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Saturday, March 11, 2017

6th MMGM: Mutant Mantis Lunch Ladies! by Bruce Hale (top ten list, giveaway)

Welcome to Day 11 of the 6th Annual March MG Madness, featuring Bruce Hale and his book, Mutant Mantis Lunch Ladies!

Mutant Mantis Lunch Ladies!
by Bruce Hale
March 7, 2017
How well do you know the lunch servers at your school? Sure, they seem like nice people, but what if secretly they are something much, much weirder?

Best friends Carlos and Benny, who just saved their teacher from becoming a were-hyena, have been called upon to investigate the strange goings-on in the cafeteria. Why are the lunch ladies suddenly so grumpy? Why are the girls' meals different from the boys'? And what was that thing seen scuttling around the kitchen wearing an apron?
It's going to require a lot of courage--and more than an industrial size can of Raid--for the boys to avoid extermination in this buggy adventure.

10 Middle-Grade Reads I Can’t Give Away
by Bruce Hale

It’s a fool’s errand to create any kind of top ten list for middle grade books.  How do you include Charlotte’s Web, yet leave out Holes? How can you possibly choose between Because of Winn Dixie and A Wrinkle In Time? You can’t.
Nevertheless, this fool is going to try. The only way I could dream of attempting this ridiculous task is by ignoring the canon and choosing instead the books I can’t give away — the ones that have remained on my bookshelves from house move to house move. (Plus a couple of recent titles I feel sure will join the pack.)
Here, based on nothing but pure whim and my inability to part with books, are my top ten middle grade reads:

1. The Girl Who Drank the Moon
If ever a book deserved the Newbery Award, this was it. A magical, moving fairy tale that feels old yet new, Kelly Barnhill’s book was my favorite read of last year.

2. The Schwa Was Here
I see these kids when I visit schools  — the ones who sit on the edges and never say anything. Neal Shusterman was savvy enough to not just notice them, but to tell their story in a compelling way.

3. Winnie the Pooh
My battered paperback of this tale has remained with me since college days. Whenever my spirit needs soothing, the adventures of Pooh, Eeyore, and Piglet always do the trick. Plus, it’s deep. I mean how many other middle grade titles can you name that have philosophy books (like the Tao of Pooh) based on them?

4. Harry Potter/The Graveyard Book
Sometimes, you just can’t choose.  The Harry Potter books have stayed with me from move to move, yet The Graveyard Book felt like an instant classic when it first came out. What can I say? I’m a sucker for that British storytelling voice.

5. Shadow Magic
Such a fun tale. It boasts a rascally hero, a strong female lead, an imaginative setting, plenty of magic and action, and best of all, giant bats. I love the spooky, yet gritty world Joshua Khan has created.

6. The Lightning Thief
As a 12-year-old, I would have devoured this book and begged for more. As an adult, I’ve read it several times, marveling over the masterful blend of humor, adventure, and emotion. The mythical underpinnings just put the cherry on top.

7. Phantom Tollbooth
One of my childhood favorites, this tale inspired me both to write and to draw. Norton Juster’s brilliant wordplay meshed so beautifully with Jules Feiffer’s clever artwork that they formed a whole that was greater than the sum of its parts.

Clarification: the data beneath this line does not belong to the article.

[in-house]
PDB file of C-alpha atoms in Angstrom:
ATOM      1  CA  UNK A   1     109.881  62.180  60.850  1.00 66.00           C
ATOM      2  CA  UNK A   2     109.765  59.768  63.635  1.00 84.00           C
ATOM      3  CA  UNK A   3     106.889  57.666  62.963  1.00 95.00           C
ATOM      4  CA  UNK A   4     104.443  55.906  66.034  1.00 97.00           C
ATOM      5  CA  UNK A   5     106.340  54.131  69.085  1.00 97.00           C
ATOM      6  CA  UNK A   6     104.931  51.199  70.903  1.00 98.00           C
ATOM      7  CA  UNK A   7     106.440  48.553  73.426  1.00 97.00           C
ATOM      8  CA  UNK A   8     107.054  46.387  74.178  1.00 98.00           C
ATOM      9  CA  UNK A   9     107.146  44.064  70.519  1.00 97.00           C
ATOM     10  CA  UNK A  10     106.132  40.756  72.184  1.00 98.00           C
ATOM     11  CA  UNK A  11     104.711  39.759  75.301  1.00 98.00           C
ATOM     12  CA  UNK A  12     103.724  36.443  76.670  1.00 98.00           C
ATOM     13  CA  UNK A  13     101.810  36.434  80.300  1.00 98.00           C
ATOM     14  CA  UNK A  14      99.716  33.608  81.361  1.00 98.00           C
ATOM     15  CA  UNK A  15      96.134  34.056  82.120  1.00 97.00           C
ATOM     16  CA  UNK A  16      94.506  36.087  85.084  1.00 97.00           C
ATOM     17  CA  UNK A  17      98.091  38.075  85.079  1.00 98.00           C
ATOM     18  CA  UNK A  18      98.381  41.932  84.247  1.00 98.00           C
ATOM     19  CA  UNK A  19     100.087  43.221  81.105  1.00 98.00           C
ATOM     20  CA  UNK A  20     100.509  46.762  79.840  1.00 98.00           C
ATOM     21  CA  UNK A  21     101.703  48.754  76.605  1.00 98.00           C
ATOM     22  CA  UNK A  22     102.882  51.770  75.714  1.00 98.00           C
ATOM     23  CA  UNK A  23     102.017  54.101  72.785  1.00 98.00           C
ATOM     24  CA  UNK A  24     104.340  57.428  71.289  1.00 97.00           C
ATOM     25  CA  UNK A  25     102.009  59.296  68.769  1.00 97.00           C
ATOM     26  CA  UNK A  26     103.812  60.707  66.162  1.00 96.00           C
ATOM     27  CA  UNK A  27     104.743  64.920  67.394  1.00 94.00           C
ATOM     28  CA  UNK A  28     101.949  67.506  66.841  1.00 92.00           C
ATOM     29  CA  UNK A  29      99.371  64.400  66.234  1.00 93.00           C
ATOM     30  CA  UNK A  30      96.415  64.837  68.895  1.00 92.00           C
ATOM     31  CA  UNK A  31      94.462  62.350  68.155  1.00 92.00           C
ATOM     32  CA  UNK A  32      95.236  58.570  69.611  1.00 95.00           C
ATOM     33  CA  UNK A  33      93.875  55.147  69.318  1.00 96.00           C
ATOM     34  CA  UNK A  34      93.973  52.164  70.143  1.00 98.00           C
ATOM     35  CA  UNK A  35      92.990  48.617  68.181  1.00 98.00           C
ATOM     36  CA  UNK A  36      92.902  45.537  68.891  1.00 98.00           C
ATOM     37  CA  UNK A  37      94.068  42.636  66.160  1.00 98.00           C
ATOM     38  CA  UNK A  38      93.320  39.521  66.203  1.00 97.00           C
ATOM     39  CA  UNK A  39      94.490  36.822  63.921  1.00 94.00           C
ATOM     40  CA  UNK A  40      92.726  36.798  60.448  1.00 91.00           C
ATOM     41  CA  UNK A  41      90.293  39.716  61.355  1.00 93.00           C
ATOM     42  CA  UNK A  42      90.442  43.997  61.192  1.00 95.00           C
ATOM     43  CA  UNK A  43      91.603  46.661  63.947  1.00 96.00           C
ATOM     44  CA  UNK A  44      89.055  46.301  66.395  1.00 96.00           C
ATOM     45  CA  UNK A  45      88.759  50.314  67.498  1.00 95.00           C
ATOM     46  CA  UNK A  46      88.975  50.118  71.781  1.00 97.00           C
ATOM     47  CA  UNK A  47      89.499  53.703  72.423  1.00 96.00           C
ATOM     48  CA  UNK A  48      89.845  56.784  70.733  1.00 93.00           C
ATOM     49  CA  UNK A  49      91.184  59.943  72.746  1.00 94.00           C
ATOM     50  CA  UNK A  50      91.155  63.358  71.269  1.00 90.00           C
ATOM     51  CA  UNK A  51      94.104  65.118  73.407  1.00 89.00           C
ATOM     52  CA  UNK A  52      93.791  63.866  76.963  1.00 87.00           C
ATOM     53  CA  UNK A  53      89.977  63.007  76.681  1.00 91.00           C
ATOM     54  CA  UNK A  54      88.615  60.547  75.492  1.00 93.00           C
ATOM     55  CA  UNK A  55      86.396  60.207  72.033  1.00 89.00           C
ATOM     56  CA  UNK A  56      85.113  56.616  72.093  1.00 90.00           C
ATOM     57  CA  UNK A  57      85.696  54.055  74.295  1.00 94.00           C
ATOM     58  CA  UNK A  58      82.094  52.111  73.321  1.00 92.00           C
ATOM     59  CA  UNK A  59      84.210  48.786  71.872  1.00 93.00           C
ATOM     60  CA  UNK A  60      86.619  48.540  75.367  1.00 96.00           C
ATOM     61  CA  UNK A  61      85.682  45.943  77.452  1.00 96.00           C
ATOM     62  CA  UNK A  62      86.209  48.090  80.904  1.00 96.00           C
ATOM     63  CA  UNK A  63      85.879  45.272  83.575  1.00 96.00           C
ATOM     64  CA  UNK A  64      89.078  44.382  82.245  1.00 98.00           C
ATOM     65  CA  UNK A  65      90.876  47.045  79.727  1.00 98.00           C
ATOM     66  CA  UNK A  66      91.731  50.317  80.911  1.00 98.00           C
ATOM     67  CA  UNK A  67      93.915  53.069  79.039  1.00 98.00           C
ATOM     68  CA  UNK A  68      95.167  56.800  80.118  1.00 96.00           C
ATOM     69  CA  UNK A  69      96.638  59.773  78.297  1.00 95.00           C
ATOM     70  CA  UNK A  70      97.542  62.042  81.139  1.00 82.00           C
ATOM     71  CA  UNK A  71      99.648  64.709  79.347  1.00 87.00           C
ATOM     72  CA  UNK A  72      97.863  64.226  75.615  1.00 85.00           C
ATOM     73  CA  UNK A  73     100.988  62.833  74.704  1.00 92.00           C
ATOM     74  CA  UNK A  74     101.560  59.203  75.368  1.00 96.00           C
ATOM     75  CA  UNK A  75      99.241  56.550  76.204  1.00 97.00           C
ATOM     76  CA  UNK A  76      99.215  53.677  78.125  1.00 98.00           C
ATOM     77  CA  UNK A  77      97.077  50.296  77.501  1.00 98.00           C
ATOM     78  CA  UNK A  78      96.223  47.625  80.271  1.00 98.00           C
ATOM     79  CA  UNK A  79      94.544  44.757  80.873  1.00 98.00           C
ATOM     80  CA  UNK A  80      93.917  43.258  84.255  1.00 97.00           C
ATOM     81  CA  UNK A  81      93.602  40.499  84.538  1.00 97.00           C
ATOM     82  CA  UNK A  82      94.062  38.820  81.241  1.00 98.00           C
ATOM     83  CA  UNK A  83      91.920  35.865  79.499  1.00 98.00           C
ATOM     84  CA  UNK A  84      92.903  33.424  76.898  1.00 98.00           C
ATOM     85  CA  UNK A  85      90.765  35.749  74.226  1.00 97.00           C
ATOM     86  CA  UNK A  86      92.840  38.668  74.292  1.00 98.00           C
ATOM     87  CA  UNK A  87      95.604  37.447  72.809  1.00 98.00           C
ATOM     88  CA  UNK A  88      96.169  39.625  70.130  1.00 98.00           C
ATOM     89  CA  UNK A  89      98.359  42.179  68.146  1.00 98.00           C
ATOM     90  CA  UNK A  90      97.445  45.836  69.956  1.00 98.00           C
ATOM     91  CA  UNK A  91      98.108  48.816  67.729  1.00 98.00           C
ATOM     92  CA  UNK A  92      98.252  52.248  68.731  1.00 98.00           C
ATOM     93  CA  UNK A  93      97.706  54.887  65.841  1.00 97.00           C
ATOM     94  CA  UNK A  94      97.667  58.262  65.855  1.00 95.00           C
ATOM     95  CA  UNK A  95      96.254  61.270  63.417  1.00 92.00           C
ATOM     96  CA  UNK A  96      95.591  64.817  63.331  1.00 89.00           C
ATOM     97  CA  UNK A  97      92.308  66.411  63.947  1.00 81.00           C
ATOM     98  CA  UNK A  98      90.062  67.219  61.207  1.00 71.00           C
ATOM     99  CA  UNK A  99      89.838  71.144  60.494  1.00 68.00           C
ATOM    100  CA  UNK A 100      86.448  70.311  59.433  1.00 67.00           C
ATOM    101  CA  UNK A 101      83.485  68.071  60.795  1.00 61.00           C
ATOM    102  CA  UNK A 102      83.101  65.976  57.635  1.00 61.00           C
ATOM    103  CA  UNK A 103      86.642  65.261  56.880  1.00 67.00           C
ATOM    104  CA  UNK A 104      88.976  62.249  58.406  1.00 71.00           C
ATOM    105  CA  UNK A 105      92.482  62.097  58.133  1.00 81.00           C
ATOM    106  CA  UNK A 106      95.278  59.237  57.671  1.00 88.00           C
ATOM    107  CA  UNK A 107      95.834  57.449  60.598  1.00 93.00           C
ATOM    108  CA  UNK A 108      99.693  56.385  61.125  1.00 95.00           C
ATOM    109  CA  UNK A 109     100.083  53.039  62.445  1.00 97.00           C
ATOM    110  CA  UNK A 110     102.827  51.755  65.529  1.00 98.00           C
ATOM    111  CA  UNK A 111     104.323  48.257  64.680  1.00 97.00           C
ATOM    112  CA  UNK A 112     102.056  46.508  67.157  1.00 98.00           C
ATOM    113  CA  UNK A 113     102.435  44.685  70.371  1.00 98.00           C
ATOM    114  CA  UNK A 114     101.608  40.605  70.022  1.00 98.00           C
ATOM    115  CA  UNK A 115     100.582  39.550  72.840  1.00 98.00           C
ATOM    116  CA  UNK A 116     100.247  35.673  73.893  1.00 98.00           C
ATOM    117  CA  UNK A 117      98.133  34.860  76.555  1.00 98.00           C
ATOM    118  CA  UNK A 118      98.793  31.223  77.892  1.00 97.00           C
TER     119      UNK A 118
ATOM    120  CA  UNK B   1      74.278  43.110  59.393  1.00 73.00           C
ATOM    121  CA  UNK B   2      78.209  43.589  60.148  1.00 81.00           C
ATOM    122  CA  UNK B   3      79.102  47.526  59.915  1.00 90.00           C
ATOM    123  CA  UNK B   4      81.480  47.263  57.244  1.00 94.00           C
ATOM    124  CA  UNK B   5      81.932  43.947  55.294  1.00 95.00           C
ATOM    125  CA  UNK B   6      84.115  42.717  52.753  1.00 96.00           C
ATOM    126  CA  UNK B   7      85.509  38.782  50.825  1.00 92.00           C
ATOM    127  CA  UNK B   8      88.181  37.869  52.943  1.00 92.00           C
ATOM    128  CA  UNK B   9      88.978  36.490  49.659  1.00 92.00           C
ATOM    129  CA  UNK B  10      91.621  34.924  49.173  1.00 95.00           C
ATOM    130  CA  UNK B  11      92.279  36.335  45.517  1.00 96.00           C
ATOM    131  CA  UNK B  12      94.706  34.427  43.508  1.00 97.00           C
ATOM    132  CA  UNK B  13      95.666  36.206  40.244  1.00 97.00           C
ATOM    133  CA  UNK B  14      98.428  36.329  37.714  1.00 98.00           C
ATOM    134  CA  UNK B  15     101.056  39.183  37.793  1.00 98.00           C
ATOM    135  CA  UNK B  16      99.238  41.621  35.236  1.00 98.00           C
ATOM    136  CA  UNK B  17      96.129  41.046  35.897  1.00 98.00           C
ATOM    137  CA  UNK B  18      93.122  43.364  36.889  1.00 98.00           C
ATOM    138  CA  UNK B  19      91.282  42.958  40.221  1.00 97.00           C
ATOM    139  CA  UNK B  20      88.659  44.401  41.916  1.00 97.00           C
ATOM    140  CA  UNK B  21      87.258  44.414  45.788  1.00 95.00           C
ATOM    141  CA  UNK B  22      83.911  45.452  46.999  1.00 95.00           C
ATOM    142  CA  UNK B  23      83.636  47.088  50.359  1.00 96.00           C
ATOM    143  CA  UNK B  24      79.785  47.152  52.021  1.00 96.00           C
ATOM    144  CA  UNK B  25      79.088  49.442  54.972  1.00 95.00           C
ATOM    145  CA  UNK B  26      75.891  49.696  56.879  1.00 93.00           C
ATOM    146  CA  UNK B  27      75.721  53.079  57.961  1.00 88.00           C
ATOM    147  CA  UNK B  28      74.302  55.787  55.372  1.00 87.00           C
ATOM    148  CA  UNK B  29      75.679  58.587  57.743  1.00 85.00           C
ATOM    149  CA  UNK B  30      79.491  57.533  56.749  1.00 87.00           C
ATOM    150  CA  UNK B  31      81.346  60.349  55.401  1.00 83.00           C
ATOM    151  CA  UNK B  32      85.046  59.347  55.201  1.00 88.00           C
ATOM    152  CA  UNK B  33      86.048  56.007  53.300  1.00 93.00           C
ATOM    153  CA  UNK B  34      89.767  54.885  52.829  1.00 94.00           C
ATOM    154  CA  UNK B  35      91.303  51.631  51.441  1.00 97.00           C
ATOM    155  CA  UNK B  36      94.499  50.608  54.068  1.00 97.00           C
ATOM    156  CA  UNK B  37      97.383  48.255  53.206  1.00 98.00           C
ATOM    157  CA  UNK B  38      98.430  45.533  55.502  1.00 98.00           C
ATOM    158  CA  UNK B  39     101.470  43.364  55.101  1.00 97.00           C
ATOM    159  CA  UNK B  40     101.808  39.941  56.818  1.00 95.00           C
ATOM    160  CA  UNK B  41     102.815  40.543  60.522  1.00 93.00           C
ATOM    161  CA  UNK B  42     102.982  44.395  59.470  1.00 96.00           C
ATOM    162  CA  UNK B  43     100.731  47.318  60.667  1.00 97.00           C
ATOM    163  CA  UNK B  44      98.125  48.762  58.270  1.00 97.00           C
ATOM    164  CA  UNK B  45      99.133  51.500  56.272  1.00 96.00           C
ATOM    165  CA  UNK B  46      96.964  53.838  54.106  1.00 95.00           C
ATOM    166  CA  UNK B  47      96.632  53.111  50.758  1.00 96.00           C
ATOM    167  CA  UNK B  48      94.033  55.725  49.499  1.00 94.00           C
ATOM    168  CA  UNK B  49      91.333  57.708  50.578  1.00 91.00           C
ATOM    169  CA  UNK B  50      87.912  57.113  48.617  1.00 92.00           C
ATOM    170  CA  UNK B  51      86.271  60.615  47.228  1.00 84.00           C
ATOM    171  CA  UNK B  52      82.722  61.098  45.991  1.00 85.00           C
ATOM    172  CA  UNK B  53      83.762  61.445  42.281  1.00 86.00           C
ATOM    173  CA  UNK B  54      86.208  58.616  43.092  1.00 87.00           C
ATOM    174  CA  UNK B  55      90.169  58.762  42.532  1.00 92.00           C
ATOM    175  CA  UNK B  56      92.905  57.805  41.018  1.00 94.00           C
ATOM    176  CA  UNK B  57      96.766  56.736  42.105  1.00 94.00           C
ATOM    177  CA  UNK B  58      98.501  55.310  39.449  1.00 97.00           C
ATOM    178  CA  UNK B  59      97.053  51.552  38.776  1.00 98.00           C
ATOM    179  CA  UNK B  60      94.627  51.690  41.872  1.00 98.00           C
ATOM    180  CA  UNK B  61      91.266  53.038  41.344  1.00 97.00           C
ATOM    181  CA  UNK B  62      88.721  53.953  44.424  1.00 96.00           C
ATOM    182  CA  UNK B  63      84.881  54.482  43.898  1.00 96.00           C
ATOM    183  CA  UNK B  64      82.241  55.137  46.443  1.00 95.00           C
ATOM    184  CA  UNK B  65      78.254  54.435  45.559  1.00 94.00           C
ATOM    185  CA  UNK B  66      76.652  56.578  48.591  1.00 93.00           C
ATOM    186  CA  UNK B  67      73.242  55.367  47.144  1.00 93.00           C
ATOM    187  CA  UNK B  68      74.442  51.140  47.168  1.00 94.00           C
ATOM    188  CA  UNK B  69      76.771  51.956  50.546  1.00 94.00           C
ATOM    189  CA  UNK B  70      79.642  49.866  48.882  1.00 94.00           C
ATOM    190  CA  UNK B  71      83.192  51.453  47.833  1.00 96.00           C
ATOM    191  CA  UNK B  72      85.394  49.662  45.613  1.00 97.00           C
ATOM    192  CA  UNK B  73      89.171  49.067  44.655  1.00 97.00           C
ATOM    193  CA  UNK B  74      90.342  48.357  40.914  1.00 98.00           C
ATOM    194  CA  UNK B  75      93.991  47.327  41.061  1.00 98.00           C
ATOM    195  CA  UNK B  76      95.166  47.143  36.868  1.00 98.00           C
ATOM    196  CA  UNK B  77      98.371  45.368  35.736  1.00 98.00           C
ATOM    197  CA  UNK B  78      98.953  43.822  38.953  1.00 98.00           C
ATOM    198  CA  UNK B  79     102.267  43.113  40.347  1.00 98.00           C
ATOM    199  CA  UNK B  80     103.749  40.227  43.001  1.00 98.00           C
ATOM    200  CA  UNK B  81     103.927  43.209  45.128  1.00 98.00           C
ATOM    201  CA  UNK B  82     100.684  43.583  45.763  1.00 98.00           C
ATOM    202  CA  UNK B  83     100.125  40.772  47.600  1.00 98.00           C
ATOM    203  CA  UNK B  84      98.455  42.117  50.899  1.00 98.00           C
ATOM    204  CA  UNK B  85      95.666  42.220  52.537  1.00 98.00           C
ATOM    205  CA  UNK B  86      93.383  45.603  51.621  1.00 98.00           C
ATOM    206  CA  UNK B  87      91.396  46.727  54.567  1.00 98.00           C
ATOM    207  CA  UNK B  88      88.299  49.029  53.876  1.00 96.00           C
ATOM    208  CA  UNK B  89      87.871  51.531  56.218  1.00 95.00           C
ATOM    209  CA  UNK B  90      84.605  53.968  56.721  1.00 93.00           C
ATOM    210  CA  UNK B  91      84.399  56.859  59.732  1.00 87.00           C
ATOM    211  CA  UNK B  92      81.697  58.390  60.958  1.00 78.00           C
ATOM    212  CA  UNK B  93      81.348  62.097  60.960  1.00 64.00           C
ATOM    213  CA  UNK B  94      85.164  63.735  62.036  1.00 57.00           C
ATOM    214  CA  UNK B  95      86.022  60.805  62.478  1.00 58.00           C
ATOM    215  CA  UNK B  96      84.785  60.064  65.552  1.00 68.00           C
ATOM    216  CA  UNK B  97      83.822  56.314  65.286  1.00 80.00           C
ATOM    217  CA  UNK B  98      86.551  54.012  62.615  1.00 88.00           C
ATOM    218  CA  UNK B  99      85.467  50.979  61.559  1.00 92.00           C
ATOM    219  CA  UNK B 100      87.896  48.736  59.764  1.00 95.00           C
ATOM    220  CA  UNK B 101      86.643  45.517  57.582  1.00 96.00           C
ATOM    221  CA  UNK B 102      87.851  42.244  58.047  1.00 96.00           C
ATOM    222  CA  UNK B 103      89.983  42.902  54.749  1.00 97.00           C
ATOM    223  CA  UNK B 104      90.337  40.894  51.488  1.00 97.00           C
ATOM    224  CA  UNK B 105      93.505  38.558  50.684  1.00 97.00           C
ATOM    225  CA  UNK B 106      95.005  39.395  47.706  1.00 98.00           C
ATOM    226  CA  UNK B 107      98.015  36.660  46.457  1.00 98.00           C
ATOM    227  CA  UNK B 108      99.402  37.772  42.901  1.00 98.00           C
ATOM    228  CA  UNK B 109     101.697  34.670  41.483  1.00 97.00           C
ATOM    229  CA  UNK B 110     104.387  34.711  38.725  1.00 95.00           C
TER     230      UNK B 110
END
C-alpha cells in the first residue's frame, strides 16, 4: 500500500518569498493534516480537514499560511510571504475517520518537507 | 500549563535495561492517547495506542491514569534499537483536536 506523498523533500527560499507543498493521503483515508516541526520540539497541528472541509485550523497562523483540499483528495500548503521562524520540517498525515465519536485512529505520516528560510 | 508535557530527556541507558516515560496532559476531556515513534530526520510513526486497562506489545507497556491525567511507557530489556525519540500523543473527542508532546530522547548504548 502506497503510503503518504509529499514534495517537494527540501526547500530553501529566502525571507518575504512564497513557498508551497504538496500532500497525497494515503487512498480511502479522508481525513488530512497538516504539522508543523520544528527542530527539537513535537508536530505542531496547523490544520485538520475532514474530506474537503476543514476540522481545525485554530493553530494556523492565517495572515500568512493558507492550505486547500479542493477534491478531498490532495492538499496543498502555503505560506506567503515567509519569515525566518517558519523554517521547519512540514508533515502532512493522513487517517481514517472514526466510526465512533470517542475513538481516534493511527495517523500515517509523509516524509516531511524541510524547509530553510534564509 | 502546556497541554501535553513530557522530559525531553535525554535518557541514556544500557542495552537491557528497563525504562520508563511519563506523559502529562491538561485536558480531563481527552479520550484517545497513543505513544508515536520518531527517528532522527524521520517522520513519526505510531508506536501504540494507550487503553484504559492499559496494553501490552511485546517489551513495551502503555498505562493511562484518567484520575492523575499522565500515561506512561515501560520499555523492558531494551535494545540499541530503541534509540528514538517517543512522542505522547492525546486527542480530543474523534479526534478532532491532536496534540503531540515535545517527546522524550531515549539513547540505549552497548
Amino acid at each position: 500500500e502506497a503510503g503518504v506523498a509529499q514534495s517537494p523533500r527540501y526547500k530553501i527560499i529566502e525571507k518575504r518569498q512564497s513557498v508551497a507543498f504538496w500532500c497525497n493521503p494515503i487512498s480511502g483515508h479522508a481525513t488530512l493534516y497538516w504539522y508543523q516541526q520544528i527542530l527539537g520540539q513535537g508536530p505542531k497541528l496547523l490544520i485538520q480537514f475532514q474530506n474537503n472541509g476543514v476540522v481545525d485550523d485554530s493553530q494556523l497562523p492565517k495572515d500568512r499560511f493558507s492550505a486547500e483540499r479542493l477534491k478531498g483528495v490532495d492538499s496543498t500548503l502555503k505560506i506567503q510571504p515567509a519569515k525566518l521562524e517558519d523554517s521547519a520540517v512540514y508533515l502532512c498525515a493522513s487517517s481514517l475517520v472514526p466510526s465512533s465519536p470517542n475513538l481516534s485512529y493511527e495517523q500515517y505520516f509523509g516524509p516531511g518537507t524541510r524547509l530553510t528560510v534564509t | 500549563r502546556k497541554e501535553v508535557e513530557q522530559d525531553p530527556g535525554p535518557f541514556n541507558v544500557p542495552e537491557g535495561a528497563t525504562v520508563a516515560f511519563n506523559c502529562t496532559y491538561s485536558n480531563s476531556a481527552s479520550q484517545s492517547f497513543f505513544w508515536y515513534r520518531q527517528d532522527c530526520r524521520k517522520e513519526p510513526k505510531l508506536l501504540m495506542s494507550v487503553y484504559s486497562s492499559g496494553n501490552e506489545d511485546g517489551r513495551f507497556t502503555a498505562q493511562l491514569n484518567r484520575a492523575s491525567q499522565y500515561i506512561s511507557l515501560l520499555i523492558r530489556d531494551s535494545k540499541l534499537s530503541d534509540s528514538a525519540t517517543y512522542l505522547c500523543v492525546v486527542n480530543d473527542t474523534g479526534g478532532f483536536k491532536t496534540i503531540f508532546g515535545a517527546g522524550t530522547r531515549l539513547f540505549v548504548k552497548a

8. Hatchet
One of the best adventure books of all times. As a hiker, I was particularly drawn to the wilderness survival element, and the grittiness of its hero resonates with anyone who has faced personal challenges.

9. The Great Greene Heist/Charlie and the Chocolate Factory
Another tie vote. I loved the caper movie flavor and multicultural cast of Varian Johnson’s Great Greene Heist, but my middle grade self would never forgive me for not including a Roald Dahl book on the list.

10. Bud, Not Buddy
It’s so hard to choose just one of Christopher Paul Curtis’s terrific books, but as a musician, I was particularly taken by this jazz-inflected tale of a boy seeking his dad during the Great Depression. It gets me every time.

Bruce Hale is the author and illustrator of over 40 seriously funny books for young readers, including the Chet Gecko Mysteries and Clark the Shark. His newest tale, the second in the Monstertown Mysteries series, is Mutant Mantis Lunch Ladies. You can find him online at Website * Twitter

Win a copy of Mutant Mantis Lunch Ladies!
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-ends 4/5/17
-winner will be emailed and must claim prize within 48 hours
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Danielle H. said...

I follow Bruce's blog and get his newsletter. So great to see him featured here. He is always sharing his writing knowledge and tips with his readers. I enjoy his posts.

Lisa Maucione said...

I think I have some readers who would love this book. It sounds action-packed!

Slowsly said...

You have me at the title! As a retired elementary teacher, I used to wonder about the "lunch ladies!" They seemed so nice in person. I look forward to reading your book.

anne s. said...

Can't wait to tell my son about this book! Sounds like a fun, exciting read!

Jane said...

I am a Clark the Shark fan. This new Monstertown book looks like another fun read.

Dan Denman said...

The book cover is great! This is going to be a fun, creepy read!